To the Editor:
This is written in response to the April 4 reader commentary, “Planter issue highlights city’s identity crisis.”
First, allow me say it is rare and refreshing to read something as well written and articulate as the letter submitted by Seth Moessinger. However, just because it was stated with eloquence, does not make it any less wrong.
Loitering is a problem and it does deter business, not just in Cumberland, but everywhere.
So attempts to curtail such activities are in an effort to improve commerce, and therefore, improve the local economy. It has no relevance to infringing on a “specific” economically disadvantaged group.
In fact, I believe there is compelling evidence to suggest the downtown mall and its merchants cater to local residents.
What Ed Mullaney and the Downtown Development Commission have accomplished for the area has been nothing short of miraculous.
When families come to shop the mall, they do not want to be exposed to a large group of people hanging out around the planters engaging in such things as smoking, cursing, and being overall disruptive.
The word gentrification (Yes, I had to look it up.), is used only to cast a negative connotation to the fact that the area has underwent some much needed renovations.
I do believe there is such a thing as gentrification, but I don’t see where Cumberland’s economic improvements have forced people out of their homes … just possibly the planter space they want to occupy.
If gentrification had actually taken place, I doubt this would even be a discussion. The issue would have resolved itself.
In the March 5 article, “Downtown irons out planter debate,” Mullaney makes the perfect point when he says to “poll the business owners” because that is exactly what needs to be done.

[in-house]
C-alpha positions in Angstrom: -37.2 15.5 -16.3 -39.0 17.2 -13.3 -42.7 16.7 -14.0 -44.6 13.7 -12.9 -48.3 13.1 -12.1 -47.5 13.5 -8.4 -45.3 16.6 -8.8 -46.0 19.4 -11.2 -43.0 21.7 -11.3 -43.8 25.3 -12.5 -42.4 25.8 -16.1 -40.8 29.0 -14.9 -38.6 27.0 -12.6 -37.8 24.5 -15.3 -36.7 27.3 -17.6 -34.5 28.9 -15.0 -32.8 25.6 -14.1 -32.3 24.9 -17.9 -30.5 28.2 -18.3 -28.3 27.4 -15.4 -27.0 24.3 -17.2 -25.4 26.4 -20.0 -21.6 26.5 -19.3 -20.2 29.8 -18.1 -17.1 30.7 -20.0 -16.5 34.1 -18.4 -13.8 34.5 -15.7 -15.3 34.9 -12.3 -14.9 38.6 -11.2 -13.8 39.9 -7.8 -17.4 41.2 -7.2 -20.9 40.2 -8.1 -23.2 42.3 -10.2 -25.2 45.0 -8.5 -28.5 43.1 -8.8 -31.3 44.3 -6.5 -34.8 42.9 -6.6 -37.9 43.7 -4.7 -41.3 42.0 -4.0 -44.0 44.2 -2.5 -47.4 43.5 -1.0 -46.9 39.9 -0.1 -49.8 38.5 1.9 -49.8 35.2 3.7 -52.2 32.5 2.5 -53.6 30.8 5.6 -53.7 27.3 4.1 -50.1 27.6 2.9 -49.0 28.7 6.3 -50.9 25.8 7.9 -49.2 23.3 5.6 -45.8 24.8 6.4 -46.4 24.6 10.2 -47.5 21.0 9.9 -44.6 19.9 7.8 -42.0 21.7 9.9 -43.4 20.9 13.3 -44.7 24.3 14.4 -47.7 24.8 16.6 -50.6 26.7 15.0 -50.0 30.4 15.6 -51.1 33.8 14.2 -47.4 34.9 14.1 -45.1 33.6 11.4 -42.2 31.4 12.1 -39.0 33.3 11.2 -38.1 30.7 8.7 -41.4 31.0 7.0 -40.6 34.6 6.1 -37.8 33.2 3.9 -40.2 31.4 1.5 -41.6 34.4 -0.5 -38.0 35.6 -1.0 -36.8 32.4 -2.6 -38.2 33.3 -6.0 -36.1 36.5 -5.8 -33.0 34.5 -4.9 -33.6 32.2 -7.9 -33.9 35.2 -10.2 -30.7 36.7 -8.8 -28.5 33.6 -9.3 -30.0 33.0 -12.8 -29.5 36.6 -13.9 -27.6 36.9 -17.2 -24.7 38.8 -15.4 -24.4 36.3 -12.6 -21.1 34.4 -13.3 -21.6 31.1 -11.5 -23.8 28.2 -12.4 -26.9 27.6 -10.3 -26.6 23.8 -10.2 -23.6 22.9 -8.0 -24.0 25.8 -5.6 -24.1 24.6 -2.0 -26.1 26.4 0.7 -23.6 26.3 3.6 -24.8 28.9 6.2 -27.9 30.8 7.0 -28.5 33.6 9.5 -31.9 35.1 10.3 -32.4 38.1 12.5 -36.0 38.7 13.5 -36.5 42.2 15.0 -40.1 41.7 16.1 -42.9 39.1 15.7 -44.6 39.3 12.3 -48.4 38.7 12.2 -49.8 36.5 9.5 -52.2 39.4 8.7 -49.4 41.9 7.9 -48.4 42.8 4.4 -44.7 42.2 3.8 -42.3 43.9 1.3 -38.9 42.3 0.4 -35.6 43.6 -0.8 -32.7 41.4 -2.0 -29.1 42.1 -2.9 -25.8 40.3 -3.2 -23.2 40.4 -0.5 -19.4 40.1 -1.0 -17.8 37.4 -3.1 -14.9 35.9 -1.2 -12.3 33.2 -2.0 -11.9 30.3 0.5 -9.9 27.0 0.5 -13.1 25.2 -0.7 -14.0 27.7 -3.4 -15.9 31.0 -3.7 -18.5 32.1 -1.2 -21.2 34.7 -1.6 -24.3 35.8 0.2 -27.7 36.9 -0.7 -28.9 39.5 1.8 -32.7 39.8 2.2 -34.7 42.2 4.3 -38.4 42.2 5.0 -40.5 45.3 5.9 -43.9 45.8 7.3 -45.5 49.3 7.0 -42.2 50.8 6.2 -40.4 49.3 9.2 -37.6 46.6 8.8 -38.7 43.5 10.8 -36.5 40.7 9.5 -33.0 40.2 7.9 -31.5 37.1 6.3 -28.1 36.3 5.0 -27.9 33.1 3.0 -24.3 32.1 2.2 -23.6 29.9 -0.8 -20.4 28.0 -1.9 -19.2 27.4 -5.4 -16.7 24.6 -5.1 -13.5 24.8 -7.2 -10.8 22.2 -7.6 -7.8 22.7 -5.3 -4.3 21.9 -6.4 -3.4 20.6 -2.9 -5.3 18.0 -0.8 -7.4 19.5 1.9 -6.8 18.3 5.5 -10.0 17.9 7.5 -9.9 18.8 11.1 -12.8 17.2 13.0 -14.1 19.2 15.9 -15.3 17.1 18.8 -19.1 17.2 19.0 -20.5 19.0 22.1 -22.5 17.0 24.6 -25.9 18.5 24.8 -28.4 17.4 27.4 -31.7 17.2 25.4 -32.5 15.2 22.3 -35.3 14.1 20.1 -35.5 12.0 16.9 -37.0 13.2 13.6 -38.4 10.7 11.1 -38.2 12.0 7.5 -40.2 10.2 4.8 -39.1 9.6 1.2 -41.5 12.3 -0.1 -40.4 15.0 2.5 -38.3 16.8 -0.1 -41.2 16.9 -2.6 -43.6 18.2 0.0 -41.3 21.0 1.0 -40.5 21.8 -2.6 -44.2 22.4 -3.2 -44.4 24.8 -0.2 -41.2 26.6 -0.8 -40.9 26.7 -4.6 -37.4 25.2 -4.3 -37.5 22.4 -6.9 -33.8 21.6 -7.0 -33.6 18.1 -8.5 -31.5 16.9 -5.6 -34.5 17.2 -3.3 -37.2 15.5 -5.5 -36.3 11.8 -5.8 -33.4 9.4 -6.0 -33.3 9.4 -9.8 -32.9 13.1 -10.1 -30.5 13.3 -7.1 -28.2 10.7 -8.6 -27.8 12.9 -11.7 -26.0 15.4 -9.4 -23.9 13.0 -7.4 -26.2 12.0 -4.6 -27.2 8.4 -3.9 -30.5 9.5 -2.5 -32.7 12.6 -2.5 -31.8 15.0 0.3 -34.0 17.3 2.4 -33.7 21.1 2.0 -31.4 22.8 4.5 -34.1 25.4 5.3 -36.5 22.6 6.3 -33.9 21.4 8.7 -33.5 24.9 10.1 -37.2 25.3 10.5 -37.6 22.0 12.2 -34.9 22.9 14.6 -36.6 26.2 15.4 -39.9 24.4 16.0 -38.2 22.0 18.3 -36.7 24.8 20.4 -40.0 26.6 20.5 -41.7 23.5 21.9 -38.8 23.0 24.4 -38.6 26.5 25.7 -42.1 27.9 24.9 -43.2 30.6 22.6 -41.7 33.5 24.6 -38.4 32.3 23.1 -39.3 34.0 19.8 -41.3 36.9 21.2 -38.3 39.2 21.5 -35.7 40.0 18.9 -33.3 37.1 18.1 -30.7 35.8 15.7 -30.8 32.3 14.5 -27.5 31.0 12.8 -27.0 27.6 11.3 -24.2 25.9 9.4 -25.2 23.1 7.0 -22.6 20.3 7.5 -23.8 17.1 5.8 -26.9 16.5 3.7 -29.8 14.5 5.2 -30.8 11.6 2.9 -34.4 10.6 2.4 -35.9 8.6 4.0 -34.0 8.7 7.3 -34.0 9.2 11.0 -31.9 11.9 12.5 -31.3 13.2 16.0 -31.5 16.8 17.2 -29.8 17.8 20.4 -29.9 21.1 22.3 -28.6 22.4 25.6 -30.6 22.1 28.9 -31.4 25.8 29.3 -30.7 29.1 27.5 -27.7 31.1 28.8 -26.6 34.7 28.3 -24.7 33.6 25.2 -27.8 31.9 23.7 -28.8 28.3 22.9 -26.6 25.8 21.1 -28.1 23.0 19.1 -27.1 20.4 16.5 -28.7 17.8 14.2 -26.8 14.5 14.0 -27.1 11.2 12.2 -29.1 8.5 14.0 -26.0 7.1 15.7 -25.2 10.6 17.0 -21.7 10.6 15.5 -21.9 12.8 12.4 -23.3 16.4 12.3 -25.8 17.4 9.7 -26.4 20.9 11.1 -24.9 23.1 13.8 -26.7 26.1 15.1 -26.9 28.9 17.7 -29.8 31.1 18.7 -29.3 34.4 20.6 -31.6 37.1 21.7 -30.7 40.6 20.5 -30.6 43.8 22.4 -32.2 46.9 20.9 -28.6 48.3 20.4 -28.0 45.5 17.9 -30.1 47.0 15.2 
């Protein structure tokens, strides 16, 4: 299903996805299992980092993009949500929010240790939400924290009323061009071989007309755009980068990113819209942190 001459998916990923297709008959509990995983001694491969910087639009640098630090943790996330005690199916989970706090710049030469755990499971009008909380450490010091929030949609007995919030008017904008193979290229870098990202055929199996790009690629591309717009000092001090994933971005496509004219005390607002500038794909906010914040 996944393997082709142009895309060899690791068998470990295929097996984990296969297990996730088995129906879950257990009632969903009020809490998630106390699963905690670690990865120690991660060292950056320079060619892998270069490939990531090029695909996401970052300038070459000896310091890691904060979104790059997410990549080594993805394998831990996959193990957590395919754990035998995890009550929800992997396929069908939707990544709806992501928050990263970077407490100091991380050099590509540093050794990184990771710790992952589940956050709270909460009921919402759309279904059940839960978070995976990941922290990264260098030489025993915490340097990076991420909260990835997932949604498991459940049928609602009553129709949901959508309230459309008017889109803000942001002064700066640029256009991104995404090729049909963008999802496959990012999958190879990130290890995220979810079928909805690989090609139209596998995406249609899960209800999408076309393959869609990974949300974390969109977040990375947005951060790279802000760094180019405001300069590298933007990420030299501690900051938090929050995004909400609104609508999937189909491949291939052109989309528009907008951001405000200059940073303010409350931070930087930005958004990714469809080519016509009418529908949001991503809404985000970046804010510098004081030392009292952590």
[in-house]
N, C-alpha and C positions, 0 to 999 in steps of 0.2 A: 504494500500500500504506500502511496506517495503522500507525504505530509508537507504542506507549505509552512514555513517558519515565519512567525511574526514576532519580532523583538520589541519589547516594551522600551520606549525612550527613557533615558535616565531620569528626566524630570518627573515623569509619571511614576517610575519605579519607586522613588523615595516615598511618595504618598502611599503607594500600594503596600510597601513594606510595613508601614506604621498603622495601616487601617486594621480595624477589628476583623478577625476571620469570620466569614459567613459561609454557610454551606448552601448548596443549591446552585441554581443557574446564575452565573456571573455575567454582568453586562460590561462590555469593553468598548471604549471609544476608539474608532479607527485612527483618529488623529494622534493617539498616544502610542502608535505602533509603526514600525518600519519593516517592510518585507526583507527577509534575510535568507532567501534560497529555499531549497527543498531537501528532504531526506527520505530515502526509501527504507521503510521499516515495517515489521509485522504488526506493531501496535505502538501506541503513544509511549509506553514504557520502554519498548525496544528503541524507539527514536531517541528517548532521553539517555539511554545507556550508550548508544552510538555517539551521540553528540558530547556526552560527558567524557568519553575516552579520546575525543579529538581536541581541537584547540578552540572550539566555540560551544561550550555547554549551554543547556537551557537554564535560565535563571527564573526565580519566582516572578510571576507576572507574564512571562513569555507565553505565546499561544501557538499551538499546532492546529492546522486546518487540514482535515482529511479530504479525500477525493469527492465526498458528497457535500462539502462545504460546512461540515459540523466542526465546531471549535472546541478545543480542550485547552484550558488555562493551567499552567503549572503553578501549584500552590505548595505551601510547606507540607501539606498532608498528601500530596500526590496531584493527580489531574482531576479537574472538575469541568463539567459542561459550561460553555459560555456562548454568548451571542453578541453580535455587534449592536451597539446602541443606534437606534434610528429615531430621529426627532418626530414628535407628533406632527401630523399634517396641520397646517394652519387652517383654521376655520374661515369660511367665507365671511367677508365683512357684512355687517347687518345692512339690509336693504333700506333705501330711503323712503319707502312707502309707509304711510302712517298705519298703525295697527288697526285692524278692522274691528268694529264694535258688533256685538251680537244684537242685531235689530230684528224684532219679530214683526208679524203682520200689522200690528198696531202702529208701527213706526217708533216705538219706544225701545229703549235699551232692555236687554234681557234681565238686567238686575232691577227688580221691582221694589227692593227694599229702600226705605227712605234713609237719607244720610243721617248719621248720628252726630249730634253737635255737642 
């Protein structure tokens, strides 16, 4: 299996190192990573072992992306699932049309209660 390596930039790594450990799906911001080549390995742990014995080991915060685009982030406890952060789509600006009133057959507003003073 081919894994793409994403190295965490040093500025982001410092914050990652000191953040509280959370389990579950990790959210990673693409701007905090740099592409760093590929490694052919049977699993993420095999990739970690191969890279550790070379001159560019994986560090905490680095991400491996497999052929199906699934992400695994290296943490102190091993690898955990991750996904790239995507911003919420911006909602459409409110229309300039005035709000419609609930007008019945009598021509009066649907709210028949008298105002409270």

Without them, there is no economic development in downtown Cumberland.
No further methodology need be applied. It is not the responsibility of the small businesses of Cumberland to determine the cause of such unpleasant interactions, just to prevent them from deterring potential customers.
The writer’s speculations as to why business is slow in Cumberland only expose the fact that we can all agree it’s slower than it could be.
This proposed solution is an affordable and logical first step in addressing that.
If the planter walls get built, the loitering (that is, ALL loitering, not the “specific” groups), goes away, and businesses still struggle, then maybe the authors suggestions can be weighed as at “next phase” of the process.
However, the concept of allowing people to use their food stamps at a farmers market seems ludicrous to me.
Overall, the mall is not a public park; it is a place for people to shop and have a good time. The group of people being defended is not banned from those premises, everyone is welcome to go shop, eat, and drink on the mall ... just not to loiter (which is neither absurd nor illegal).
What I see as really wrong with having to take such measures, is that the very group of people being defended by Mr. Moessinger either don’t realize, or just don’t care about the effects they have on deterring revenue into their hometown.
It’s both wrong and sad that these matters need to be addressed, but not for the reasons highlighted in his letter.